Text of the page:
Halloween is here, so let’s talk a little bit about the history of Halloween.
Halloween’s history can be traced back to the Celtic festival Samhain, which means “summer’s end.” Samhain celebrates the end of what is considered the “lighter half” of the year (spring and summer) and the beginning of the “darker half” of the year (fall and winter).
Halloween’s history and connection to ghosts, goblins and whatnot stems from the Celtic belief that during Samhain, the separation between our world and the Otherworld (the realm of the dead) became almost non-existant, allowing all sorts of spirits to pass from the Otherworld to our world. Both good and bad spirits were capable of coming to our world, so to ward the evil ones off, people would ware costumes and masks. By doing this, only the good spirits, believed to be of deceased loved ones, could come to the Celts’ homes.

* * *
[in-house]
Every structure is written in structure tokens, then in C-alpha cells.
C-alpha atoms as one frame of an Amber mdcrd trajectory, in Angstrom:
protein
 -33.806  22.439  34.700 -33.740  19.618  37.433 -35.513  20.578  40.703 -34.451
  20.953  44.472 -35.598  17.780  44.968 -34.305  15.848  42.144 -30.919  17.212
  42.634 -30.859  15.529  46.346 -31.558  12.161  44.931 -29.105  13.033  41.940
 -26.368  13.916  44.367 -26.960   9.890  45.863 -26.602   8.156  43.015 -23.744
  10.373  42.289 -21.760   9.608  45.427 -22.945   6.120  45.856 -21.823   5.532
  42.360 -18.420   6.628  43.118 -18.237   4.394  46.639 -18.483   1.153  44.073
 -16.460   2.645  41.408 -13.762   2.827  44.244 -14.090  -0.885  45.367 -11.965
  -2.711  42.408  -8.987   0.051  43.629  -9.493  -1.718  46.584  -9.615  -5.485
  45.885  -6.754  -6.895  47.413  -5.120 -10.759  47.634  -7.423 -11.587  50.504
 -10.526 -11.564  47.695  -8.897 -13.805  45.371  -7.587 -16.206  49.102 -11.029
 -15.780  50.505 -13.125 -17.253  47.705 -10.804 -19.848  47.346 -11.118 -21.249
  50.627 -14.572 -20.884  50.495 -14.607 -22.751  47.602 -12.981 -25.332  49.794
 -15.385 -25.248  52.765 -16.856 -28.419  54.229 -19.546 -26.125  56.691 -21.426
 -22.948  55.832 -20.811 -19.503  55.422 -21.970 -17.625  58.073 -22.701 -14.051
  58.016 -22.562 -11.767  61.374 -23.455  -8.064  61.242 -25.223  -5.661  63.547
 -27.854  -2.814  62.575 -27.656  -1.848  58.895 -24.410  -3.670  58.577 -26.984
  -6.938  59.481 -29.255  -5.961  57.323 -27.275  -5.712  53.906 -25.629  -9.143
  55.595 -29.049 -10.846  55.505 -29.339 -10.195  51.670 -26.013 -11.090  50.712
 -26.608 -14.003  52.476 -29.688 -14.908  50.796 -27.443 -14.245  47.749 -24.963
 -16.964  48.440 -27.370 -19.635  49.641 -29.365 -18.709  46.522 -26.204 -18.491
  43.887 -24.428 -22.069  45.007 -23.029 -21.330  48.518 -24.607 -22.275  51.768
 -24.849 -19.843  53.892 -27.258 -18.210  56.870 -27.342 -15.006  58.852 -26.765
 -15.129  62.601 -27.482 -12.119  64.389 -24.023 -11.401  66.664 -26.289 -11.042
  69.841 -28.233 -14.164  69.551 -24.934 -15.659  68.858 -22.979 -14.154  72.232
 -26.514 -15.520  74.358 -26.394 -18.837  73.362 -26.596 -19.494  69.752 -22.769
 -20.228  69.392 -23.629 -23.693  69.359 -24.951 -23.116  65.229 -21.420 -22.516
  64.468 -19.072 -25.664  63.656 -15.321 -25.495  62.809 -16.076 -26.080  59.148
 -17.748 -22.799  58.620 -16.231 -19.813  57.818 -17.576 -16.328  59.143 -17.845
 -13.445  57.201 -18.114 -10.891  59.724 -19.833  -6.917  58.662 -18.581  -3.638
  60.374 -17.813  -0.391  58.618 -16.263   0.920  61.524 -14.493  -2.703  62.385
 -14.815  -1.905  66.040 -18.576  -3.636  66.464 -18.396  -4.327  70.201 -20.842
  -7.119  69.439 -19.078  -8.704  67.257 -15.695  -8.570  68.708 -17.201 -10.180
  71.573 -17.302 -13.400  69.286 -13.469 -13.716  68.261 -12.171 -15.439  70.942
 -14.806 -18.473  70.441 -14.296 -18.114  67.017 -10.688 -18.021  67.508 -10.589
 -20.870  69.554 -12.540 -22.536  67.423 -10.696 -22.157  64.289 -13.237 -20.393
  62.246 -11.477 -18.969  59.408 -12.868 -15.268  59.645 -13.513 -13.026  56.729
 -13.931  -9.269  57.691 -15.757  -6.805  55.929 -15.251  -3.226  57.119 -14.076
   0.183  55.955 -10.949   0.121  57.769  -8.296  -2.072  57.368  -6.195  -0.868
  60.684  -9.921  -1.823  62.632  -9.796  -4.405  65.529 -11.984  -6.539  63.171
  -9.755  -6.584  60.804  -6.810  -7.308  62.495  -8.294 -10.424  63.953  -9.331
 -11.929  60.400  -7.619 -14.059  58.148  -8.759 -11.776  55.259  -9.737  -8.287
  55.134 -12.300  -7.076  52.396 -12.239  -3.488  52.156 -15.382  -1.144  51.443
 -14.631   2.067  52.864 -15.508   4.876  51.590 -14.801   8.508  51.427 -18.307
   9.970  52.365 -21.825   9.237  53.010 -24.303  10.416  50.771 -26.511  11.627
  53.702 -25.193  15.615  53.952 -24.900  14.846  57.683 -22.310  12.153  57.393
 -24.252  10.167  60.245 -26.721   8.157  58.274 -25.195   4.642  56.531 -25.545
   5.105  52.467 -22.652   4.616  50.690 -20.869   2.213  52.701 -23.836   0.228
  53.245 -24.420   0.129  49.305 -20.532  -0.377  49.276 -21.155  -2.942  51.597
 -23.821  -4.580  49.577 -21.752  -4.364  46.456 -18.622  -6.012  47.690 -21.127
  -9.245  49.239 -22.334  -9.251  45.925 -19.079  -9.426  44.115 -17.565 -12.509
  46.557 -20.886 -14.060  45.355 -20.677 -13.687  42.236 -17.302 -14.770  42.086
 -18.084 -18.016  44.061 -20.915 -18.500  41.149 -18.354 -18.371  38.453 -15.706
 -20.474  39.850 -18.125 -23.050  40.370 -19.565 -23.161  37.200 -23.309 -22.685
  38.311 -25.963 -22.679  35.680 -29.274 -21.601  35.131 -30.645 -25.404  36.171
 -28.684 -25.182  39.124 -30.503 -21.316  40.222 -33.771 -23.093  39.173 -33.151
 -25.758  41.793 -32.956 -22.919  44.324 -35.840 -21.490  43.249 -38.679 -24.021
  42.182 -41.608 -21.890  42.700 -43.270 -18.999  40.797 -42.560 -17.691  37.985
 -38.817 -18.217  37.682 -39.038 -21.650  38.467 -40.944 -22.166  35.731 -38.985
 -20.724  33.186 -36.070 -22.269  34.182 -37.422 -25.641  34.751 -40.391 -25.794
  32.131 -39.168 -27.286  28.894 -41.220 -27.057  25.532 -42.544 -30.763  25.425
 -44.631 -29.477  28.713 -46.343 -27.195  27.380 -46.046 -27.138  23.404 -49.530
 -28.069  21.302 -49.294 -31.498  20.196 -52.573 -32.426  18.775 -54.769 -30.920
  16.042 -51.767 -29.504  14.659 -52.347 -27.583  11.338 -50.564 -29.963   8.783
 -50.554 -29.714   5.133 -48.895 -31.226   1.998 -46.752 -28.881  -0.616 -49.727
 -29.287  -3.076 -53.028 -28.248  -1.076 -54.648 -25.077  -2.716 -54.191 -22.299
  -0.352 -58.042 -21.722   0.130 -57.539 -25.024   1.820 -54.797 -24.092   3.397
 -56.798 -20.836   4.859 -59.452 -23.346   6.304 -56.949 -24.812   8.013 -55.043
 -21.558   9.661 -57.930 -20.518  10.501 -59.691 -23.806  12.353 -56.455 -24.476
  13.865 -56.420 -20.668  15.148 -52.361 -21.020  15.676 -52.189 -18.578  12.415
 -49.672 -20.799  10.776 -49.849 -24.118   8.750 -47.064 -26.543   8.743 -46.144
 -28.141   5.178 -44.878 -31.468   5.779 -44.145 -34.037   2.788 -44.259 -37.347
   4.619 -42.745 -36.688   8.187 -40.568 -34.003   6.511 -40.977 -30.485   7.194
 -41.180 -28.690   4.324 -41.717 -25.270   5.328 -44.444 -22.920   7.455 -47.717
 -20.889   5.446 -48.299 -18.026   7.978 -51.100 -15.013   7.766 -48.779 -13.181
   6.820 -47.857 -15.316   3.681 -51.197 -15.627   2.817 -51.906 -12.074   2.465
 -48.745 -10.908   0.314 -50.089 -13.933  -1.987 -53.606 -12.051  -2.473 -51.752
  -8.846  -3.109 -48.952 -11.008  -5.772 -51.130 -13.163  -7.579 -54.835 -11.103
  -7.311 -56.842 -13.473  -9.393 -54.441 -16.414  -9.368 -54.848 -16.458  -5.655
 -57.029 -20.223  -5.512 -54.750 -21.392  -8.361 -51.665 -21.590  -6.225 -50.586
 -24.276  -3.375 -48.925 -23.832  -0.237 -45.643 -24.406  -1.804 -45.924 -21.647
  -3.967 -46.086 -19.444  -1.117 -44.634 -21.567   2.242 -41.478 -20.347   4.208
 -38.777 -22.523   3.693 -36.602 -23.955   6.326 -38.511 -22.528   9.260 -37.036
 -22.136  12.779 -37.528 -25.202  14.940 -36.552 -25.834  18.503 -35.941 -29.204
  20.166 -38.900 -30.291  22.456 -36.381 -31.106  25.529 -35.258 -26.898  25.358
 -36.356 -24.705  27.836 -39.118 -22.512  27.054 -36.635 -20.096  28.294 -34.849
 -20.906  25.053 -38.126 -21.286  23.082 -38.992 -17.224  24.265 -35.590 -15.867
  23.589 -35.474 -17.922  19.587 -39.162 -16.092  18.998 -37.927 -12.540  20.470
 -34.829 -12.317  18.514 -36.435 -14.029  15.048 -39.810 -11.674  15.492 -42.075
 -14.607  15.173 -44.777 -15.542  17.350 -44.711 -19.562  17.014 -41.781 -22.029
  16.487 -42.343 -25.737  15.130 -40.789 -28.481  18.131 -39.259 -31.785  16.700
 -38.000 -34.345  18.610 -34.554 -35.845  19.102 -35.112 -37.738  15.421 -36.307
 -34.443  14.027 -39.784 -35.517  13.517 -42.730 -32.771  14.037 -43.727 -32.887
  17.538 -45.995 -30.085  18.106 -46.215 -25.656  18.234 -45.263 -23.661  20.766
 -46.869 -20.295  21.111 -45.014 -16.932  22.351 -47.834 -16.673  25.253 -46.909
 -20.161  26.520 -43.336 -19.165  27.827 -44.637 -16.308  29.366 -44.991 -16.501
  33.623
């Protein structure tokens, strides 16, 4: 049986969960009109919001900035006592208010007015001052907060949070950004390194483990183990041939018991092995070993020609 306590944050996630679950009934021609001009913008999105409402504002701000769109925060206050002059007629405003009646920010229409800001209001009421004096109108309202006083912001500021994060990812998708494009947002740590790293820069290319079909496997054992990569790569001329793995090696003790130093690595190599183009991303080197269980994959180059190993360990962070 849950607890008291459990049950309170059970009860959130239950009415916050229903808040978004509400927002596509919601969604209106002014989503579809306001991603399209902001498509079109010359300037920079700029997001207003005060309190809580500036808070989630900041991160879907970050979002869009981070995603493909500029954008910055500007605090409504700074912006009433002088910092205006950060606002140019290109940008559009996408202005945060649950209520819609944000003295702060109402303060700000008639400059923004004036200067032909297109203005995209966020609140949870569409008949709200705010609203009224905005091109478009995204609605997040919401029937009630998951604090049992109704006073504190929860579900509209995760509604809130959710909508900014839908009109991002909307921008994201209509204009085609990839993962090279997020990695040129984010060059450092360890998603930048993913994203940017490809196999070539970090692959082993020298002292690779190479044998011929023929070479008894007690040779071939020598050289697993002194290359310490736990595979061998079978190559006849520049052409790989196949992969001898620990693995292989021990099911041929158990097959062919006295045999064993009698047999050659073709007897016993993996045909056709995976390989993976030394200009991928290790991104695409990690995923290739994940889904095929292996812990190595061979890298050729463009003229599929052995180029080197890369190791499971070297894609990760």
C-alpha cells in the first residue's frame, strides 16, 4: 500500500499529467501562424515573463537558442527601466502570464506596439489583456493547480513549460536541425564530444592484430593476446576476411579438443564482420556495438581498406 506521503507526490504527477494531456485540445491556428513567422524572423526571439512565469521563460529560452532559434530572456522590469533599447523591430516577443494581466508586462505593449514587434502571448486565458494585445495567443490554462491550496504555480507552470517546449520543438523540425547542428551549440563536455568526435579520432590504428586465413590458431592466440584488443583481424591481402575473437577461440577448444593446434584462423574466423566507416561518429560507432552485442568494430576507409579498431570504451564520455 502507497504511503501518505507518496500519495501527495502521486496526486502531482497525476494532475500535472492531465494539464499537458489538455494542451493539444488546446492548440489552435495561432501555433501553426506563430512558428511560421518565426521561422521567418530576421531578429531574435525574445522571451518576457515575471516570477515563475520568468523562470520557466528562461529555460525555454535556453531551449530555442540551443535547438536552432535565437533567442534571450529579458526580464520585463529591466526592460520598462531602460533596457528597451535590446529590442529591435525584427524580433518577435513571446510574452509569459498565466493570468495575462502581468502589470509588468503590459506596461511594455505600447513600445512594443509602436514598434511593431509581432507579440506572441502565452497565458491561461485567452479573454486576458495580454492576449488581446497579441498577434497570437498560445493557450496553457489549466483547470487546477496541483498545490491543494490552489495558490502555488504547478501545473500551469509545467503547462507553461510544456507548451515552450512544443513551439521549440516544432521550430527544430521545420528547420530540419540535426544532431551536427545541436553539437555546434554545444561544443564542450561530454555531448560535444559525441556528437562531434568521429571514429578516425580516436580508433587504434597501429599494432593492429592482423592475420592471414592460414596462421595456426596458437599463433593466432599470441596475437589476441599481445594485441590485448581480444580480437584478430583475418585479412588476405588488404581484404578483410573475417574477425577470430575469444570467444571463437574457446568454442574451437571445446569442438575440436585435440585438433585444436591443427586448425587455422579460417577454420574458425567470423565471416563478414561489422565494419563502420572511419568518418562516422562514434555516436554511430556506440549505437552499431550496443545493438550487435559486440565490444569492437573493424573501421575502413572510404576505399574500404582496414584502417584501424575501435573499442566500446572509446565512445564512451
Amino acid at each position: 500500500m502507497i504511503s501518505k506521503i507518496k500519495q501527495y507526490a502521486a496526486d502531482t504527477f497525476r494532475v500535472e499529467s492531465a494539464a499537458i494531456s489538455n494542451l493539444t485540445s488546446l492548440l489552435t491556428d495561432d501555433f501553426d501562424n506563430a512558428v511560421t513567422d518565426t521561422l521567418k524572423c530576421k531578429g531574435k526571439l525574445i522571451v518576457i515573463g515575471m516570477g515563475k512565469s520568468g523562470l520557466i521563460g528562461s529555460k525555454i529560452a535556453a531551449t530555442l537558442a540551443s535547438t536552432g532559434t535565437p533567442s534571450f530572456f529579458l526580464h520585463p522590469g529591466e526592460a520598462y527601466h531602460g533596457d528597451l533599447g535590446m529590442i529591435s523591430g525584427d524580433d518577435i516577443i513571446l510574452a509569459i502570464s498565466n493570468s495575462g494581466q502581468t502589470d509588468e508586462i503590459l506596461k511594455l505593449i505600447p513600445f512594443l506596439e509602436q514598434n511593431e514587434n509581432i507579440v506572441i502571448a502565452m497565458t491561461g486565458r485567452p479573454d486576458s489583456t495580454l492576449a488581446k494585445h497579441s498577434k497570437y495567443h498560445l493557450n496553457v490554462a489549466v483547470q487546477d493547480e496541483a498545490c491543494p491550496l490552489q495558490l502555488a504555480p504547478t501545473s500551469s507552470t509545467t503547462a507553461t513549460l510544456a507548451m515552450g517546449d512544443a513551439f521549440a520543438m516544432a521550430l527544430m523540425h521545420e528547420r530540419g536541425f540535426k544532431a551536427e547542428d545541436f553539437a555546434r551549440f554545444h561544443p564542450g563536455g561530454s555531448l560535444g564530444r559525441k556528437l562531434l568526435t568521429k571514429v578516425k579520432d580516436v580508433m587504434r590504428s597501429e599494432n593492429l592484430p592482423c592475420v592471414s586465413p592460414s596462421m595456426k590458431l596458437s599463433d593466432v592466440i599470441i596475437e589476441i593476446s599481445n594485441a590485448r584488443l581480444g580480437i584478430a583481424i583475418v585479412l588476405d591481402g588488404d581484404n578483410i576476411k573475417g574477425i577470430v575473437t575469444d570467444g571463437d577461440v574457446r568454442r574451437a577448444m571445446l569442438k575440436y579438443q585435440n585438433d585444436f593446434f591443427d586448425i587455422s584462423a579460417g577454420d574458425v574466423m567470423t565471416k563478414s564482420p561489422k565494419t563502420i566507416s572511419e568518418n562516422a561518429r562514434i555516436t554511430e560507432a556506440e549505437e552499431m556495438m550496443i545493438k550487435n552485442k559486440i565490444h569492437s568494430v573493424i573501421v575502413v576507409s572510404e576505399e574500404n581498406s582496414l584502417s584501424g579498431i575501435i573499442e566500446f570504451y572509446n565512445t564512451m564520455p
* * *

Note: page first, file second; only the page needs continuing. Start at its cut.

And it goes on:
What about the actual word “Halloween?” Halloween is a variant of All Hallows Evening, which, on Oct. 31, is the day before All Hallows Day on Nov. 1. This was shortened to All Hallows Even, and then the “v” was dropped to All Hallows E’en. It’s not a big jump to see how that got to Halloween.
Pumpkins were not always associated with Halloween. Initially, turnips were used. Pumpkins replaced them because they are easier to carve than turnips.
As for Halloween trick-or-treating, that is derived from Middle Ages, when the poor would go door-to-door asking on All Hallows Day to ask for food before All Souls Day, Nov. 2.